And so Blind Heathen chugged away, snorting and spitting oil, shaking harder and faster every minute. “I can’t win against Jenkins, not now!” I wailed. “When I get to Horseshoe, ‘twill be all over. It’s been a good life, Blind Heathen. I shall miss you dearly—the greatest car that ever was in all the United States!”
The sign said, WELCOME TO HORSESHOE, SOUTH DAKOTA, POP. 800, INCLUDING ONE DROOLING IDIOT. “Who’s the drooling idiot now?” I demanded. “It’s got to be Jenkins!”
And as I passed the Horseshoe Township Post Office, Blind Heathen gave up the ghost. The left-front wheel went flying…flying across town, into the fields and sky. And it shook so bad that I could hardly hold the steering wheel.
Who are all these people? What are they doing here? Why are they cheering? It can’t be for me. I’m dead.
And then everything happened in a blur. Granddaddy pounded me and shouted like a little boy: “Atta-girl! Look at her, ain’t she lovely as day? Yessiree, my very own girl!” I wasn’t sure if he meant Blind Heathen or me. I said, “Oh, Granddaddy, it was so terrible! I very nearly got shot, and Jenkins was chasing me, and—”
“Quick! Get water! That’s car’s overheated. That car’s about to burn up!”
Suddenly, very dirty Oldsmobile chugged into Horseshoe. It looked like it had driven through a swamp. Jenkins was all splattered with mud, and he shot me an evil eye. And he was madder than a hornet-hive. I soon saw why. At least one thousand escaped hogs ran behind him. Well, not exactly one thousand—perhaps two dozen.
And I just stood there grinning and grinning till my face nearly stretched in two.
Everyone knows how Jenkins is the Evil King of Pigs. Jenkins abuses pigs, which is funny, because that’s hurting his own species! I remembered Jenkin’s pet pig stuffed in doll clothes. And that poor runt I’d rescued—he hated me because he’d wanted it, for the pleasure of killing with an axe! No wonder all the Hogs of Broken Saw County revolted and chased him down! He’d driven straight into a farmer’s mudhole, full of bathing hogs.
This started a terrible scene that hasn’t ended, I’m sorry to say. All the hog-farmers and hog-butchers started rioting in Horseshoe. And the Sheriff of Horseshoe County was called out, and five saloon-windows got busted, and the Morning-Glory Hotel set afire. The police raided Jenkins’ barn and found he had no flying car—just a lot of suffering, diseased, neglected pet hogs. And now Jenkins has been dragged off, kicking and screaming, to the Broken Saw County Penitentiary.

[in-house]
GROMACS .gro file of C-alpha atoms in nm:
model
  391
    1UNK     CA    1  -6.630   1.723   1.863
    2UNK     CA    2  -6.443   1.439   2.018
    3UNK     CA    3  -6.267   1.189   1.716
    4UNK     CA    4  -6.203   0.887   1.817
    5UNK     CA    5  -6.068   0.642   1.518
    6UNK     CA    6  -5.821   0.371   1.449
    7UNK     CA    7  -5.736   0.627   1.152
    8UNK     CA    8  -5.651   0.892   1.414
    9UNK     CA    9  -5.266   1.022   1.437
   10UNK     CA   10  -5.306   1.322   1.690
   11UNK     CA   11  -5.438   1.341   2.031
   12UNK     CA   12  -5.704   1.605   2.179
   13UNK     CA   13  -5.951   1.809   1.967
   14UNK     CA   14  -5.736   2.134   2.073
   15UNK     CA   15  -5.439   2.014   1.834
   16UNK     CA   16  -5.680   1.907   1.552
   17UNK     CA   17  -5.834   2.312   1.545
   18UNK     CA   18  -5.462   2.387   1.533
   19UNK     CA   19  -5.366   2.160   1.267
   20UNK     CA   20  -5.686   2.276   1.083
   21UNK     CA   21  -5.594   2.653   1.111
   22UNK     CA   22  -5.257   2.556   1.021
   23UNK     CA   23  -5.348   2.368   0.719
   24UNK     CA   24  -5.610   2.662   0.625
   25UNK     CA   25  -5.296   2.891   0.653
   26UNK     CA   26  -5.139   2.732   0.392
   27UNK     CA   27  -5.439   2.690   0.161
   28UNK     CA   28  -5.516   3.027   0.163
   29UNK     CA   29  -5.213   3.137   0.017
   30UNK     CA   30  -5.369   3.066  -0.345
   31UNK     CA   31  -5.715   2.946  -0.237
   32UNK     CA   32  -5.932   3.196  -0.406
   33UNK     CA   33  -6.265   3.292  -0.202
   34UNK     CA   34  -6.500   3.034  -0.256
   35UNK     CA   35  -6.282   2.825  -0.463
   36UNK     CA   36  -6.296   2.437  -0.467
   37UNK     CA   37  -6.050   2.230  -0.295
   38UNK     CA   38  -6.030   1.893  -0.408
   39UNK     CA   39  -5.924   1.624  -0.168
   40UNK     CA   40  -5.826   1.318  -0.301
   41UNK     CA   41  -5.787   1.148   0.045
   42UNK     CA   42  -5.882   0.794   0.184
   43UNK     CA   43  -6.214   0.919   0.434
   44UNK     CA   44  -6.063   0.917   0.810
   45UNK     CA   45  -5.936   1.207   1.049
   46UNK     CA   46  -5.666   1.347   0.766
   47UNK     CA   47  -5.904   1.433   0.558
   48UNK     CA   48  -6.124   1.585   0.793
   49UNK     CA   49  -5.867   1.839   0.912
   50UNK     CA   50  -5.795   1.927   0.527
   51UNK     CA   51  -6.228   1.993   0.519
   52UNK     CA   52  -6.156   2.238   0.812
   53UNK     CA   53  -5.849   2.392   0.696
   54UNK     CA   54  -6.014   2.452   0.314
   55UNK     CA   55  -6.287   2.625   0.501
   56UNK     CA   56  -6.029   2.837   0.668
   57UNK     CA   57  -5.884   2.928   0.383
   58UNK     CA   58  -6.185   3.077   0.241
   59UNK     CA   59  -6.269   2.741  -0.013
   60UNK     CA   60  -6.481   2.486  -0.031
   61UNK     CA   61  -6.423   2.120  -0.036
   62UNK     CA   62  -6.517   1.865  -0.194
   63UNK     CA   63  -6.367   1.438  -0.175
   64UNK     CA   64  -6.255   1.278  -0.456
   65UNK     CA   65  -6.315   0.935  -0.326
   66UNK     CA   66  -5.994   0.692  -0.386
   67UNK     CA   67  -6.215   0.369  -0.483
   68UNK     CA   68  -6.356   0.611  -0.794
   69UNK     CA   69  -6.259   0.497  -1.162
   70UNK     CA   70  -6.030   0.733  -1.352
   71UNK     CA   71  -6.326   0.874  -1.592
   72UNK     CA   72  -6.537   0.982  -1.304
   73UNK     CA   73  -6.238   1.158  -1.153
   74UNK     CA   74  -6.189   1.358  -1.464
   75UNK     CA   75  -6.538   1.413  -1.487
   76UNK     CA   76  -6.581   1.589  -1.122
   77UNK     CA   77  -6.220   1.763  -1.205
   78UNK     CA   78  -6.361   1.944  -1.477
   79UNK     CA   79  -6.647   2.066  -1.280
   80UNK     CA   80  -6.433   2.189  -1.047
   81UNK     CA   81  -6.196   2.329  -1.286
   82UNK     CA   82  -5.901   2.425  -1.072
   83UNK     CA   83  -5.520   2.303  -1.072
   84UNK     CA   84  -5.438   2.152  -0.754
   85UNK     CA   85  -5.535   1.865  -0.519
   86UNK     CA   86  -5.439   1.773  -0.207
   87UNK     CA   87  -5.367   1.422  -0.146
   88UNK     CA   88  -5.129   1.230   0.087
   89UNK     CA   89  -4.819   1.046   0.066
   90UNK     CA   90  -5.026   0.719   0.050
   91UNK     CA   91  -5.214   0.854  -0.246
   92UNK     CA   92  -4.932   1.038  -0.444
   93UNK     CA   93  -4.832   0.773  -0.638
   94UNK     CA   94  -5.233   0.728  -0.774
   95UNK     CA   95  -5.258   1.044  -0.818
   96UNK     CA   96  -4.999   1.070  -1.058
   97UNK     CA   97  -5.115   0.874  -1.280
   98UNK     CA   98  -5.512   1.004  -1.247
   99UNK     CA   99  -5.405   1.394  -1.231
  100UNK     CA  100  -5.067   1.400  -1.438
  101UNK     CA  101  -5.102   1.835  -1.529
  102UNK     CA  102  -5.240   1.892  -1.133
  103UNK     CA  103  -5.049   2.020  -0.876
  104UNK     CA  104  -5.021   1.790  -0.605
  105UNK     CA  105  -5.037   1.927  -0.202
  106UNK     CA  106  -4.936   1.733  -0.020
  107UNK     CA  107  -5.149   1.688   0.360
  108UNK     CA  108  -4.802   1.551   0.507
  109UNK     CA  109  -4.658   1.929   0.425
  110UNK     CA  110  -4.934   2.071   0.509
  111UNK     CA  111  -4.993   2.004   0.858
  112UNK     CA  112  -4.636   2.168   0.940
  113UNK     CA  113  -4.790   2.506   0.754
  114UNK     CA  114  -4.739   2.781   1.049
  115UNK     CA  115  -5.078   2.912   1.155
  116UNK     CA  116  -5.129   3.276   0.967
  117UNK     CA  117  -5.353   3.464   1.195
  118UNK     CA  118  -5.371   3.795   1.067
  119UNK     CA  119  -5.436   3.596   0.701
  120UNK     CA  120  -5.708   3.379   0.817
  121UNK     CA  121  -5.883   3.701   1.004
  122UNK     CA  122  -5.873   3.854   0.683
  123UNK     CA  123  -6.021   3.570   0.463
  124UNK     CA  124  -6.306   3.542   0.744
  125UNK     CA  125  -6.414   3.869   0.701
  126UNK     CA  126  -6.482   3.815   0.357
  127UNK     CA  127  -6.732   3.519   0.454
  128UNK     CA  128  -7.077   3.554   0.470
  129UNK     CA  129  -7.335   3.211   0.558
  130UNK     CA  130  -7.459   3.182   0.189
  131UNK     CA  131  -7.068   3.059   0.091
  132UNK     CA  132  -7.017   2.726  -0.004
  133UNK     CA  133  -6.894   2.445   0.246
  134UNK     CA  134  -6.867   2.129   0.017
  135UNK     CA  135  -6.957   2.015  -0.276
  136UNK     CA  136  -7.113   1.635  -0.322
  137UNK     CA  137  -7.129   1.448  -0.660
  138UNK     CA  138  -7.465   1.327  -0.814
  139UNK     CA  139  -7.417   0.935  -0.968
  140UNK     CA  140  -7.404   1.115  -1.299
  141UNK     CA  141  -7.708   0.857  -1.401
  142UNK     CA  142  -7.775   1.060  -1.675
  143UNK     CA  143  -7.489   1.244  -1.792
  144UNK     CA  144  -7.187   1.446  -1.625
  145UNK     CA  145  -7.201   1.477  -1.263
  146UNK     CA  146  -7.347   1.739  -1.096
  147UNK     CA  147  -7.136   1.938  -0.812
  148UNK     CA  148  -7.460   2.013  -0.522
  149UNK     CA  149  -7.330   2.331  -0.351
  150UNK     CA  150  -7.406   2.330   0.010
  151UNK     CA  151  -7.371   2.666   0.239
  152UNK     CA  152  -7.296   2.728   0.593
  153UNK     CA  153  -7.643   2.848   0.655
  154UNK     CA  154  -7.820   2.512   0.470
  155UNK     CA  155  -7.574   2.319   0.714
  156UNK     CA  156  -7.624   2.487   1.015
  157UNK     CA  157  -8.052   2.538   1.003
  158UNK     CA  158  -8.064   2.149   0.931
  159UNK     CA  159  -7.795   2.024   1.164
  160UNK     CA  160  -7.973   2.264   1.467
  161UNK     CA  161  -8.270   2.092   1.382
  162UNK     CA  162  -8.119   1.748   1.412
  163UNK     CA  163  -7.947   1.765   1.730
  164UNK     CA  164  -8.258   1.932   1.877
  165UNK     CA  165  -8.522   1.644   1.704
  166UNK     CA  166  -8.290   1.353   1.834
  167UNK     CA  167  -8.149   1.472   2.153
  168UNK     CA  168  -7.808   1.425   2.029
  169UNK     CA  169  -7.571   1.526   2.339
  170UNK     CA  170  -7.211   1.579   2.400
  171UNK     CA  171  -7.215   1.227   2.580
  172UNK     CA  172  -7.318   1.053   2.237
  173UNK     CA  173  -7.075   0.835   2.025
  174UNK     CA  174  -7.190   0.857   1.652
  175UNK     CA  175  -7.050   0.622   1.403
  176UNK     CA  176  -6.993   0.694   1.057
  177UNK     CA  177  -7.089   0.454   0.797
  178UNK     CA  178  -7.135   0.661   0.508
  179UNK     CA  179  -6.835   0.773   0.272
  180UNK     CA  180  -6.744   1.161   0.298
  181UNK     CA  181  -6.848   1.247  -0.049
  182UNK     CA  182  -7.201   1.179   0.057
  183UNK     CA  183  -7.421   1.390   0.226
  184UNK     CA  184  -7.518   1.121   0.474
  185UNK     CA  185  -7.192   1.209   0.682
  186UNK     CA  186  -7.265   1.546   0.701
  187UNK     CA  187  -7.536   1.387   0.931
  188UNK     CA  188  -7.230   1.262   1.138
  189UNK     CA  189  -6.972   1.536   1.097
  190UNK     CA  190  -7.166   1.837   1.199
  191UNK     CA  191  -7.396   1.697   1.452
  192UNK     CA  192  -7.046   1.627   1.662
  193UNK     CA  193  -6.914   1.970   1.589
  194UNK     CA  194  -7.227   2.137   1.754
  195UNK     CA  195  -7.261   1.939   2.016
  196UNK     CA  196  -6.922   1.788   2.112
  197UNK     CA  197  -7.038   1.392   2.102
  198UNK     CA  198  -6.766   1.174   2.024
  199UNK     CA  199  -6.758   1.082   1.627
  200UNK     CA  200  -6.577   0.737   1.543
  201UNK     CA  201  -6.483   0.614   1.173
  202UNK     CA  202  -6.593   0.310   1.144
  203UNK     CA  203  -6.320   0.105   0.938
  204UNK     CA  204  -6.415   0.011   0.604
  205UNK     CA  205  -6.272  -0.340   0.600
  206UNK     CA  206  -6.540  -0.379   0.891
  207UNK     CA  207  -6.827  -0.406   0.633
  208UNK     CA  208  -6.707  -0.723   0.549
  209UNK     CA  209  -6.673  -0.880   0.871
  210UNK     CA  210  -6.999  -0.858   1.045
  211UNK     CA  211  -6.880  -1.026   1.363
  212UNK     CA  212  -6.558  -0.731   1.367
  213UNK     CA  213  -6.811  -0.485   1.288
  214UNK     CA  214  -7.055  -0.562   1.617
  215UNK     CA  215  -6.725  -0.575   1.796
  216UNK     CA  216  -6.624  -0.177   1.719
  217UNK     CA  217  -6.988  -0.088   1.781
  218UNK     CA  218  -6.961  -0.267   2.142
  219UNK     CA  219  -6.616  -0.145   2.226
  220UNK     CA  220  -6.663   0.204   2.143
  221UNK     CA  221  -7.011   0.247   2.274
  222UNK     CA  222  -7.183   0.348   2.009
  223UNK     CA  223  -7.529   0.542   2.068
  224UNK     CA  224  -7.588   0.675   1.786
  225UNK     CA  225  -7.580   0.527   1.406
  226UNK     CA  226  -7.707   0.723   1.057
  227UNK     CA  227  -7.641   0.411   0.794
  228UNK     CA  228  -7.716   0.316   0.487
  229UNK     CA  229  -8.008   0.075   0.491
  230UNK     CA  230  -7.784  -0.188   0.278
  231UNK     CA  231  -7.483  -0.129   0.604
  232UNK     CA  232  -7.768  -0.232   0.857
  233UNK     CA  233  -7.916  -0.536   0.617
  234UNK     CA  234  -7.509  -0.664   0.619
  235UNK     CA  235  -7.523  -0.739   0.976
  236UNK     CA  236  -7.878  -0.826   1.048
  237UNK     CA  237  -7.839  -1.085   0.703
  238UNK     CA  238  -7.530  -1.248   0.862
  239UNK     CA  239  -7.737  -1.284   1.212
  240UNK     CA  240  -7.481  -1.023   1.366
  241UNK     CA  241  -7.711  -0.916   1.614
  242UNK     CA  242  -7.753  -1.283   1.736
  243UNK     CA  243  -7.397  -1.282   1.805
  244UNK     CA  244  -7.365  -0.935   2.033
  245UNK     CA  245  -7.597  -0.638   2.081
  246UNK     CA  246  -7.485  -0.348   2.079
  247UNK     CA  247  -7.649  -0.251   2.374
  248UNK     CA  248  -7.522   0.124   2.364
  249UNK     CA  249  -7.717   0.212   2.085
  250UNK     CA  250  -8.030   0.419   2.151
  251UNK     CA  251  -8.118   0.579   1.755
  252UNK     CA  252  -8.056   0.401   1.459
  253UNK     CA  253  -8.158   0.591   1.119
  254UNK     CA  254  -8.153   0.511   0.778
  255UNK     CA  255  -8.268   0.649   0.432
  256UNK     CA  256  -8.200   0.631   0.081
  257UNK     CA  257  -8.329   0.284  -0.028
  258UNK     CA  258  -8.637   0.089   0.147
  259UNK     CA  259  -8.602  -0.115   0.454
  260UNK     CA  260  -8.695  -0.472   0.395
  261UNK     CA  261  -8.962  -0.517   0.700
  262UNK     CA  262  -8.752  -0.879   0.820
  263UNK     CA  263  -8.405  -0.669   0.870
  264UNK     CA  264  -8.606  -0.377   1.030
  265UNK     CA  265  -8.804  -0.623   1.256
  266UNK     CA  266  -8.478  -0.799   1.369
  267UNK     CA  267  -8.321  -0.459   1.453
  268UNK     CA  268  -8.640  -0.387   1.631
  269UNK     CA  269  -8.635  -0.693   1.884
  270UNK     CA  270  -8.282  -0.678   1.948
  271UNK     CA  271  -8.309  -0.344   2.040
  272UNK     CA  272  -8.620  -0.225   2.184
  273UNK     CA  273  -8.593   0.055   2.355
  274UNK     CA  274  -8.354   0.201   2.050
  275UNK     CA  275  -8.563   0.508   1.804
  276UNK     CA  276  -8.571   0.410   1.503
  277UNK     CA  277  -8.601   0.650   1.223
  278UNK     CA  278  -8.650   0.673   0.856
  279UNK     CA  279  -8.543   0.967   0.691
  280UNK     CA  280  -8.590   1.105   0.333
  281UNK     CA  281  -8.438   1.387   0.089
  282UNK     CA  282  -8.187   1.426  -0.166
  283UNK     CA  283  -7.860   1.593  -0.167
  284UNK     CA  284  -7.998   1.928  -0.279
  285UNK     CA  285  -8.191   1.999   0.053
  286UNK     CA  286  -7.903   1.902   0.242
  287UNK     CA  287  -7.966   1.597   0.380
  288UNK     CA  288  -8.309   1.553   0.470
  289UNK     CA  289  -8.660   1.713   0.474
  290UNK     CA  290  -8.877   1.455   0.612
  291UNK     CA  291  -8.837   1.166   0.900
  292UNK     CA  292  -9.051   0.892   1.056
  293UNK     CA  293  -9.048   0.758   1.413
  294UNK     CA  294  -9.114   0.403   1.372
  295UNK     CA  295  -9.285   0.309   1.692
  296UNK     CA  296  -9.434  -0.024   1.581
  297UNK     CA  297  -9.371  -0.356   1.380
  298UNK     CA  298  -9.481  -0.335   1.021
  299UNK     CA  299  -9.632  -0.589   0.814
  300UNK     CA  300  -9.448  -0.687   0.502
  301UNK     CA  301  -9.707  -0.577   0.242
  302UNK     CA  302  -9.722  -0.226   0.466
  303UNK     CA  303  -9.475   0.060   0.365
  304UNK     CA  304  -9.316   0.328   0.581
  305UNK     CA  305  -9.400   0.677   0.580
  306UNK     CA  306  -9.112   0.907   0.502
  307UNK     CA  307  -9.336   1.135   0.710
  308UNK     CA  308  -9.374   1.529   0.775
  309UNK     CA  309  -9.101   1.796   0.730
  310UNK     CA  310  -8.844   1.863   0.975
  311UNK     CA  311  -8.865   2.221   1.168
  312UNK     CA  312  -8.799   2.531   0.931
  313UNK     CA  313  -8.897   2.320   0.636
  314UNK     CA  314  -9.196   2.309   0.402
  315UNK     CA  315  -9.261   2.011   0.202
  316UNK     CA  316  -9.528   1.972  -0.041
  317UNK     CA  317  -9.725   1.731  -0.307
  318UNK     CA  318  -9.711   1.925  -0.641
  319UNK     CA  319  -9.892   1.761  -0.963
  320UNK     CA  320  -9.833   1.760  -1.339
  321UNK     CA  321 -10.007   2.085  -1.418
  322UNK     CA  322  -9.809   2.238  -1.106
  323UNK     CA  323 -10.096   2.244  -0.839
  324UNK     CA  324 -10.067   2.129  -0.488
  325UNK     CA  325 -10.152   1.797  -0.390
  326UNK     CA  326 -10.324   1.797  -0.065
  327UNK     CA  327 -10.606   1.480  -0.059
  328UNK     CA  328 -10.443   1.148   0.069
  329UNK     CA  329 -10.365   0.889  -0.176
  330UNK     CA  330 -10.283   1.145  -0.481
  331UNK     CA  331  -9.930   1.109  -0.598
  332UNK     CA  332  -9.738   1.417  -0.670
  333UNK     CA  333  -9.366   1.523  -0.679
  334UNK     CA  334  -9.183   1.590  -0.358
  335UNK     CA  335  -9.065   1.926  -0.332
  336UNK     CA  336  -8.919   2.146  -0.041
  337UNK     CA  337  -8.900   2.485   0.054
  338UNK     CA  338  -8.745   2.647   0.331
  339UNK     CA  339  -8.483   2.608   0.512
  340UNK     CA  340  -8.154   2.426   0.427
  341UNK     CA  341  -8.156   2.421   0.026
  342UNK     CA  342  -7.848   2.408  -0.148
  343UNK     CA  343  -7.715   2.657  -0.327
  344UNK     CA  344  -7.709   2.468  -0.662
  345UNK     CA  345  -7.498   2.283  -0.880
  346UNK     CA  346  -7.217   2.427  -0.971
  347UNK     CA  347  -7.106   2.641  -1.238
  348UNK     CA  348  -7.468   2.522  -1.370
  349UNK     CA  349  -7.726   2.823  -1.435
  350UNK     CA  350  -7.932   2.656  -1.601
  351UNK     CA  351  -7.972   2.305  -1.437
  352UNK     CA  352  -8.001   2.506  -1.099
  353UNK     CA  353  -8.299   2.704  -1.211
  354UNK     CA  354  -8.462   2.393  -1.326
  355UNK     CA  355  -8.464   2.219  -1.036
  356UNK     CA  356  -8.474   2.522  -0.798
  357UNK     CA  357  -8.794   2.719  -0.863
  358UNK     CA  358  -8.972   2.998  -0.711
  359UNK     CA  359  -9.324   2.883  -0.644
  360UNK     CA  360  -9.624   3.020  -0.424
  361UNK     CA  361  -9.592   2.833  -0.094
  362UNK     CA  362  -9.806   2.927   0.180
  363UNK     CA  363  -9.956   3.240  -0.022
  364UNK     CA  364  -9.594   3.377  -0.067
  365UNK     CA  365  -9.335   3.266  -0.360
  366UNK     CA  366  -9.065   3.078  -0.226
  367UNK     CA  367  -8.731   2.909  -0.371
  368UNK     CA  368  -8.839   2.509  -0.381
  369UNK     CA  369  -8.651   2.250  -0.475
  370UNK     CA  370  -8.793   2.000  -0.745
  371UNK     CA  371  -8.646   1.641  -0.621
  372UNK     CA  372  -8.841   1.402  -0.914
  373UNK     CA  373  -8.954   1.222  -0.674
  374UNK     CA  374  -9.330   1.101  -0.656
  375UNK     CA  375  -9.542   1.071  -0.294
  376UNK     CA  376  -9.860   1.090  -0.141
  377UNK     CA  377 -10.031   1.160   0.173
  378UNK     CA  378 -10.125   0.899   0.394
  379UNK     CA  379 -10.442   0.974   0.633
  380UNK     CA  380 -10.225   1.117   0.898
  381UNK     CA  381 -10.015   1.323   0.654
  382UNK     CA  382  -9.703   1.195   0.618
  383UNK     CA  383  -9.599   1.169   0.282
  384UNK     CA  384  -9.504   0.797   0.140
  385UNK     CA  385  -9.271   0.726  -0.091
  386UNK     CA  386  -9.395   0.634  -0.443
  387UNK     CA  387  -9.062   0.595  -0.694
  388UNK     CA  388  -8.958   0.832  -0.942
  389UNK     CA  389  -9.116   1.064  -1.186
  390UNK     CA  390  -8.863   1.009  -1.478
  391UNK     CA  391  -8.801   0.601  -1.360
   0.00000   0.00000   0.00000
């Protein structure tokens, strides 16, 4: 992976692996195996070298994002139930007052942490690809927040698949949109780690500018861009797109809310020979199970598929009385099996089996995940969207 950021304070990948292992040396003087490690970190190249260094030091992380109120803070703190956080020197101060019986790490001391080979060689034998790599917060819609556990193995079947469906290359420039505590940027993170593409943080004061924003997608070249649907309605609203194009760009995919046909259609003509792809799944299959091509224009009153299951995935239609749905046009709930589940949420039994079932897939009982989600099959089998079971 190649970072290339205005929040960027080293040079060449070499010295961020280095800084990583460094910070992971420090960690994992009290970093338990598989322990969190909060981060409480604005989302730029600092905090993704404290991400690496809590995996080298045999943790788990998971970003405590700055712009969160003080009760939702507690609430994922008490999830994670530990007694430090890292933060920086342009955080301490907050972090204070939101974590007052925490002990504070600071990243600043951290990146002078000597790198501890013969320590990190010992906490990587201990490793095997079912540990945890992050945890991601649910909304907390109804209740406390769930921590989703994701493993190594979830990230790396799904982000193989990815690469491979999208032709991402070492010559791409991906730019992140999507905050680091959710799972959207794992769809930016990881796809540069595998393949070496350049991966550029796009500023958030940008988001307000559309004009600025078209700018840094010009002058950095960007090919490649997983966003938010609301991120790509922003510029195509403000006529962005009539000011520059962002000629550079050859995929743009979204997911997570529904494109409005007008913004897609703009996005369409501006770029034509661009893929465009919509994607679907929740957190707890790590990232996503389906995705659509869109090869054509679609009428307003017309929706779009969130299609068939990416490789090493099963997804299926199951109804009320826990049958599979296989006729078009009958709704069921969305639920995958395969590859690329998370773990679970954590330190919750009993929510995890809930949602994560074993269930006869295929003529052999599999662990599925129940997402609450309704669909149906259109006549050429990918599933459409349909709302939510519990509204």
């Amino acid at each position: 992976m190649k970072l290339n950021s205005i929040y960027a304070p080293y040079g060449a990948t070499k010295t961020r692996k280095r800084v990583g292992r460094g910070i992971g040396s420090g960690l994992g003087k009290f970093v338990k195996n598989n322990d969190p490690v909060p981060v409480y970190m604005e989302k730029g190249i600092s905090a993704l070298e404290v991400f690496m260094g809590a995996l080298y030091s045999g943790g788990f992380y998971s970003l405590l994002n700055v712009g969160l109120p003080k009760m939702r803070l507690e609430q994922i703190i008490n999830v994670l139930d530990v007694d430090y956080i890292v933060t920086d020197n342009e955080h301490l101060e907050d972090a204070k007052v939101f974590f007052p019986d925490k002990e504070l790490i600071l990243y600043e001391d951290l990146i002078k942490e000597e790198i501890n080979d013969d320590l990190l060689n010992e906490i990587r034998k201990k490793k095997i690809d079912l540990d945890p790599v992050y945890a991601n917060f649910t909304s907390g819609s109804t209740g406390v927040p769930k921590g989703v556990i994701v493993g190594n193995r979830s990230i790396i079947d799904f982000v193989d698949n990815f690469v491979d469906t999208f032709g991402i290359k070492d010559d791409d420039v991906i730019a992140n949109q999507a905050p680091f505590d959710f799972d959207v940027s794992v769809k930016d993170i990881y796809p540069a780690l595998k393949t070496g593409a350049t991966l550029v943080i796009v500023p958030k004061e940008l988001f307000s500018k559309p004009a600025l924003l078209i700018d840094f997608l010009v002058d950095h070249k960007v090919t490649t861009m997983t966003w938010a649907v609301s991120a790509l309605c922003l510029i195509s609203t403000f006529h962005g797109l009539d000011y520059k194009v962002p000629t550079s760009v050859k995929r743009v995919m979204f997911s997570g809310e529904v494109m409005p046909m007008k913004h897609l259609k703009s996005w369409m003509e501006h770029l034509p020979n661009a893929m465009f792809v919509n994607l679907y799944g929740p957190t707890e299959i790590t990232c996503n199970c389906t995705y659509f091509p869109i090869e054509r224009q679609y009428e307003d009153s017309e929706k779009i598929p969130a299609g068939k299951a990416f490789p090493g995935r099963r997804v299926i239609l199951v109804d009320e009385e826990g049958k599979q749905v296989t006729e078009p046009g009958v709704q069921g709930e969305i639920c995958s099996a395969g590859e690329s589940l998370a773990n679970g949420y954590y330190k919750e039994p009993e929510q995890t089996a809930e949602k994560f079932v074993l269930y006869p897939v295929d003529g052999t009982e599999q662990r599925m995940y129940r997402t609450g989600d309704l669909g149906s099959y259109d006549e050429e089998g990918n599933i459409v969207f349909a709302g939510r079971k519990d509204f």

All the while the people shouted, “Hang Jenkins! Hang Jenkins! Hang Jenkins!”
This is all terribly disgraceful! I said, “Joey Maroony, I fear I haven’t been ladylike.” When I told Grumsie, she only said, “Harrumph! A little snip of a girl like you taught a lesson to that rat of a hired-boy, Jenkins— that’s got to amount for something.”
I think Grumsie likes me after all.
Summer ends! I thought it had just got started. It was just getting exciting!
Well, Mother and Daddy sent word that I’m to return to Chicago on the Prairie Rose Express. I think they got bored and started missing me. And deary me, how I hate to leave! Chicago seems sooo dull…
Granddaddy drove me to the Broken Saw station in Blind Heathen, with my valise and unicycle and Roger K. Maroony in his cage piled on top. Granddaddy said, “Come again next summer, Chickabidee!” Even Grumsie sniffed, though she said, “Pickle relish! I must’ve caught cold.” And I cried, “Goodbye, Grumsie and Granddaddy. Goodbye, Blind Heathen! Goodbye to every soul in the Extraordinary Town of Broken Saw…yes, even to Jenkins. Tell him goodbye and have a nice time in the penitentiary!”
I thought of what Granddaddy said, that this is a new century hardly gotten started. A horseless carriage? What’s next? Flying machines! Moon-rockets! Impossibilities of all kinds! While I’m on the train, I shall be stuffing my mouth with chocolate caramels and starting a new play—the great and fantastic drama GRANDADDY’S HORSELESS CARRIAGE.